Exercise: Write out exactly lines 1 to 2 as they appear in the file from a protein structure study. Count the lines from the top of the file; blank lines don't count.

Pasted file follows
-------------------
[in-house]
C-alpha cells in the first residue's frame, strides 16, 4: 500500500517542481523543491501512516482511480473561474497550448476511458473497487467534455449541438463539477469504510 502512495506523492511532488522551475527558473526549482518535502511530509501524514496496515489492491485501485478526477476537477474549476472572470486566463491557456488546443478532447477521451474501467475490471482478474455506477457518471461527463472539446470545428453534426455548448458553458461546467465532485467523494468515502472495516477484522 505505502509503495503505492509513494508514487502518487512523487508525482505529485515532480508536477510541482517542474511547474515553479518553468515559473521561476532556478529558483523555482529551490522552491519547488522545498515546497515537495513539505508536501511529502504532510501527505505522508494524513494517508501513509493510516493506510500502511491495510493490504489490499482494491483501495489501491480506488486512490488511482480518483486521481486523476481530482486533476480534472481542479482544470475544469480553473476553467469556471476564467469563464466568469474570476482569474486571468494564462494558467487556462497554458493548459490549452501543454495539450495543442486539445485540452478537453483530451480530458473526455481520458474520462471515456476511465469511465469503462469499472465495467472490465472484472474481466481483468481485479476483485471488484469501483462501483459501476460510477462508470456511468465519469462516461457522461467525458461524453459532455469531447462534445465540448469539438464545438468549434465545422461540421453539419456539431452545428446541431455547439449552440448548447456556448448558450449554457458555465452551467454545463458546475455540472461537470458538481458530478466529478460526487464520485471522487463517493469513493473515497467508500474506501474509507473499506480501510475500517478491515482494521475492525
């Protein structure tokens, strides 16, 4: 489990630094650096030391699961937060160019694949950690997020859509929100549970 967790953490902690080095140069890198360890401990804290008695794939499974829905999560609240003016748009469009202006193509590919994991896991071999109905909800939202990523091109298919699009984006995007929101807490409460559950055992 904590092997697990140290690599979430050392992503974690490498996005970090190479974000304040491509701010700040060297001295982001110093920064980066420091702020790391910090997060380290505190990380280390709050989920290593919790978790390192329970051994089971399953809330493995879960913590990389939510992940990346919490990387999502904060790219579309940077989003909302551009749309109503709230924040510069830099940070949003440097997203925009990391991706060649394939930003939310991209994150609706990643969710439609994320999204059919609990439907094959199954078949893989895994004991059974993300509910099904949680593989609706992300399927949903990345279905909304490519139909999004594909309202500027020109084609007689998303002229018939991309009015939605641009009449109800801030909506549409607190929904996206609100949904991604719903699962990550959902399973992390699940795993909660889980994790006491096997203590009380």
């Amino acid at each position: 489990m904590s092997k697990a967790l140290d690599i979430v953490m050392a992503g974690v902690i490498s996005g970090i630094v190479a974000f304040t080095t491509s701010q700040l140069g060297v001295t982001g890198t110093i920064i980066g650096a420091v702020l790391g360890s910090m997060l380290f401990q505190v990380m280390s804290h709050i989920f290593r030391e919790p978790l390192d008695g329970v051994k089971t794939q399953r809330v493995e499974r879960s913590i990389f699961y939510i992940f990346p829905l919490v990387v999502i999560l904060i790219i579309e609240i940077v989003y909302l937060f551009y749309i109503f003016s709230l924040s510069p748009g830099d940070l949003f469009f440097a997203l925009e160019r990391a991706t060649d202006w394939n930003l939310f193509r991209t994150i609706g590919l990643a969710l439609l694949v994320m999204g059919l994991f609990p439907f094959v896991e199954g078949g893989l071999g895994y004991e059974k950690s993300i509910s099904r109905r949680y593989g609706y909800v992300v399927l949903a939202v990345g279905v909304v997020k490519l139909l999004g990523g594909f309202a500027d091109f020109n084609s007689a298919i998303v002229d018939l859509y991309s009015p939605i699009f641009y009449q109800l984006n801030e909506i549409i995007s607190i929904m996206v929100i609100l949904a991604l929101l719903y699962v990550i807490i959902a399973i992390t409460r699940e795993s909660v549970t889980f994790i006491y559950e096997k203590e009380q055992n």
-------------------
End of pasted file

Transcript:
[in-house]
C-alpha cells in the first residue's frame, strides 16, 4: 500500500517542481523543491501512516482511480473561474497550448476511458473497487467534455449541438463539477469504510 502512495506523492511532488522551475527558473526549482518535502511530509501524514496496515489492491485501485478526477476537477474549476472572470486566463491557456488546443478532447477521451474501467475490471482478474455506477457518471461527463472539446470545428453534426455548448458553458461546467465532485467523494468515502472495516477484522 505505502509503495503505492509513494508514487502518487512523487508525482505529485515532480508536477510541482517542474511547474515553479518553468515559473521561476532556478529558483523555482529551490522552491519547488522545498515546497515537495513539505508536501511529502504532510501527505505522508494524513494517508501513509493510516493506510500502511491495510493490504489490499482494491483501495489501491480506488486512490488511482480518483486521481486523476481530482486533476480534472481542479482544470475544469480553473476553467469556471476564467469563464466568469474570476482569474486571468494564462494558467487556462497554458493548459490549452501543454495539450495543442486539445485540452478537453483530451480530458473526455481520458474520462471515456476511465469511465469503462469499472465495467472490465472484472474481466481483468481485479476483485471488484469501483462501483459501476460510477462508470456511468465519469462516461457522461467525458461524453459532455469531447462534445465540448469539438464545438468549434465545422461540421453539419456539431452545428446541431455547439449552440448548447456556448448558450449554457458555465452551467454545463458546475455540472461537470458538481458530478466529478460526487464520485471522487463517493469513493473515497467508500474506501474509507473499506480501510475500517478491515482494521475492525